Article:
What’s new? Pakistani leaders say the China-Pakistan Economic Corridor (CPEC), launched in 2015, is a “game changer” for the country’s ailing economy. But opaque plans for the corridor, the upheaval likely to affect locals along its route, and profits flowing mostly to outsiders could stir unrest. The government has repressed CPEC critics.
Why does it matter? CPEC could help revive Pakistan’s economy. But if it moves ahead without more thorough debate in parliament and provincial legislatures and consultation with locals, it will deepen friction between the federal centre and periphery, roil provinces already long neglected, widen social divides and potentially create new sources of conflict.
In Balochistan, the Baloch nation is facing the curse of slavery from 27th March 1948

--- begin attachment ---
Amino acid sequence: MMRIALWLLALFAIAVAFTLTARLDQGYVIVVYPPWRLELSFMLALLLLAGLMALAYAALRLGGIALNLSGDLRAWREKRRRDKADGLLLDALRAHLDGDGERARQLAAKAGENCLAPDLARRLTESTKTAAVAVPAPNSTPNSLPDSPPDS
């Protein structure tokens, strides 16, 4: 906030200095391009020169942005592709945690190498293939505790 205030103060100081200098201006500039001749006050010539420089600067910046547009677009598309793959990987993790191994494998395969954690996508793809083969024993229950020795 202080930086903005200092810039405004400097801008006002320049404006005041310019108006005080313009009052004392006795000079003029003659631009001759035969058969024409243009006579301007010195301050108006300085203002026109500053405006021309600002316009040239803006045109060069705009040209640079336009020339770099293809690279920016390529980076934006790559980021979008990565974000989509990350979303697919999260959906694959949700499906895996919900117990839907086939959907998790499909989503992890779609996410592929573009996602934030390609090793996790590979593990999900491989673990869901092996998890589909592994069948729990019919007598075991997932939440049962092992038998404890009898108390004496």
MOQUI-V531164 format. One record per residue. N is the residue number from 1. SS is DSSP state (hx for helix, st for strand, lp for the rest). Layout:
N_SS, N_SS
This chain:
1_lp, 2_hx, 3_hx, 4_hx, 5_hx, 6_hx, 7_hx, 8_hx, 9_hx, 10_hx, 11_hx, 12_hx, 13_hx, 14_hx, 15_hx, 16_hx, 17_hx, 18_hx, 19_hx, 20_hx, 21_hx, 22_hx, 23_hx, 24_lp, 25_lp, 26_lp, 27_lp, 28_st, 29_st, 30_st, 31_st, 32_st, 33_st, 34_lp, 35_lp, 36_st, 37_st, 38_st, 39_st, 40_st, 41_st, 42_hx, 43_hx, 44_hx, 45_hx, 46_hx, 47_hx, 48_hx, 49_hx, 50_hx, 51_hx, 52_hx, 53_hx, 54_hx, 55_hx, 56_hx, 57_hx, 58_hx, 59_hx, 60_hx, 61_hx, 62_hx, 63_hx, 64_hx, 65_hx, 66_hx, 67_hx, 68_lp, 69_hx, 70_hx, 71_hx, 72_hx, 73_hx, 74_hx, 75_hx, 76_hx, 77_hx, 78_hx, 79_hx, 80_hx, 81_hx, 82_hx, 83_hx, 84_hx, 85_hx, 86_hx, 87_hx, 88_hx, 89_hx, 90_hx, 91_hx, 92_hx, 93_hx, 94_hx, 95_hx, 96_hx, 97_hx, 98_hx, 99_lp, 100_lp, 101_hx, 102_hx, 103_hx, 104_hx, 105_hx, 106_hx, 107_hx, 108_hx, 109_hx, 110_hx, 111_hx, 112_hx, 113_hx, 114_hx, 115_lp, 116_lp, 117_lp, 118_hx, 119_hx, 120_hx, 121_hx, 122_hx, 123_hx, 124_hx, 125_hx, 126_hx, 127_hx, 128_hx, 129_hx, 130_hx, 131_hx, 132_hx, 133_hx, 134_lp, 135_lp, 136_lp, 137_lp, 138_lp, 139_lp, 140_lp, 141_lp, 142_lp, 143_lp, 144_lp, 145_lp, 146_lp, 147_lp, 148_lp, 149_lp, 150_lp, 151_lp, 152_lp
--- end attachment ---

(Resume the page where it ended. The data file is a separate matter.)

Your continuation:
By Saaho Baloch
Gwadar is a small district in Makuran as compared to other districts of Balochistan. The estimated population of Gwadar is 263,514. It has a small to medium-sized settlement with an economy largely based on artisanal fishing port.
The strategic value of its location was first recognized in 1954 when it was identified as a suitable site for a deep seaport. On April 2015, Pakistan and China announced their intentions to develop the $46 billion China Pakistan Economic Corridor (CPEC); however, the estimated budget was increased to $51 billion later. Recently, according to a US based report, published last month, Pakistan has given permission to China to build a military base in Jiwani area, which is on a par to the strategic Gwadar port being developed by China.